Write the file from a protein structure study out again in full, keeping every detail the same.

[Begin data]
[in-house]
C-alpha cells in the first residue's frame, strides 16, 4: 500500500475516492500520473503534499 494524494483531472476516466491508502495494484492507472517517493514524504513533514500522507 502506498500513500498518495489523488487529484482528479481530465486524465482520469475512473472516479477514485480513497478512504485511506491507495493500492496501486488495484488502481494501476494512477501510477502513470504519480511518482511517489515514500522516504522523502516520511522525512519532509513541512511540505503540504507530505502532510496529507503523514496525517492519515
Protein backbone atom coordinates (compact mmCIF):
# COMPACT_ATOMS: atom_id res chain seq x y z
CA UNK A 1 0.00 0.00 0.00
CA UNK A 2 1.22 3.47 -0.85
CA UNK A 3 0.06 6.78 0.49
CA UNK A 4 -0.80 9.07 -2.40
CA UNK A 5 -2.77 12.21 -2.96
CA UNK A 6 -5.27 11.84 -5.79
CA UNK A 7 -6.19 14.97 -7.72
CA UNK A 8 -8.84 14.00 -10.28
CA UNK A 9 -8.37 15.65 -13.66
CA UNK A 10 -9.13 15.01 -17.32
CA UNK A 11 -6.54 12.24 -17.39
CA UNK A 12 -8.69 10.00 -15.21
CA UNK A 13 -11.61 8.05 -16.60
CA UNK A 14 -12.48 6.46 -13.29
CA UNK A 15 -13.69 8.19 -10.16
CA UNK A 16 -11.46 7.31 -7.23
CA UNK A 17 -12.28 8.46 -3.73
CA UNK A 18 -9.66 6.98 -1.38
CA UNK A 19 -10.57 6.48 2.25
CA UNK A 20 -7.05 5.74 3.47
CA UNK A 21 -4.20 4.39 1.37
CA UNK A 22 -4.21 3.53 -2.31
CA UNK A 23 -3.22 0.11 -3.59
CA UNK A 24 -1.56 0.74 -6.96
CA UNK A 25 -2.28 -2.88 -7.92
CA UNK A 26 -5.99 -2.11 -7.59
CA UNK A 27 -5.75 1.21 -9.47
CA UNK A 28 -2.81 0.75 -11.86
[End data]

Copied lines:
[in-house]
C-alpha cells in the first residue's frame, strides 16, 4: 500500500475516492500520473503534499 494524494483531472476516466491508502495494484492507472517517493514524504513533514500522507 502506498500513500498518495489523488487529484482528479481530465486524465482520469475512473472516479477514485480513497478512504485511506491507495493500492496501486488495484488502481494501476494512477501510477502513470504519480511518482511517489515514500522516504522523502516520511522525512519532509513541512511540505503540504507530505502532510496529507503523514496525517492519515
Protein backbone atom coordinates (compact mmCIF):
# COMPACT_ATOMS: atom_id res chain seq x y z
CA UNK A 1 0.00 0.00 0.00
CA UNK A 2 1.22 3.47 -0.85
CA UNK A 3 0.06 6.78 0.49
CA UNK A 4 -0.80 9.07 -2.40
CA UNK A 5 -2.77 12.21 -2.96
CA UNK A 6 -5.27 11.84 -5.79
CA UNK A 7 -6.19 14.97 -7.72
CA UNK A 8 -8.84 14.00 -10.28
CA UNK A 9 -8.37 15.65 -13.66
CA UNK A 10 -9.13 15.01 -17.32
CA UNK A 11 -6.54 12.24 -17.39
CA UNK A 12 -8.69 10.00 -15.21
CA UNK A 13 -11.61 8.05 -16.60
CA UNK A 14 -12.48 6.46 -13.29
CA UNK A 15 -13.69 8.19 -10.16
CA UNK A 16 -11.46 7.31 -7.23
CA UNK A 17 -12.28 8.46 -3.73
CA UNK A 18 -9.66 6.98 -1.38
CA UNK A 19 -10.57 6.48 2.25
CA UNK A 20 -7.05 5.74 3.47
CA UNK A 21 -4.20 4.39 1.37
CA UNK A 22 -4.21 3.53 -2.31
CA UNK A 23 -3.22 0.11 -3.59
CA UNK A 24 -1.56 0.74 -6.96
CA UNK A 25 -2.28 -2.88 -7.92
CA UNK A 26 -5.99 -2.11 -7.59
CA UNK A 27 -5.75 1.21 -9.47
CA UNK A 28 -2.81 0.75 -11.86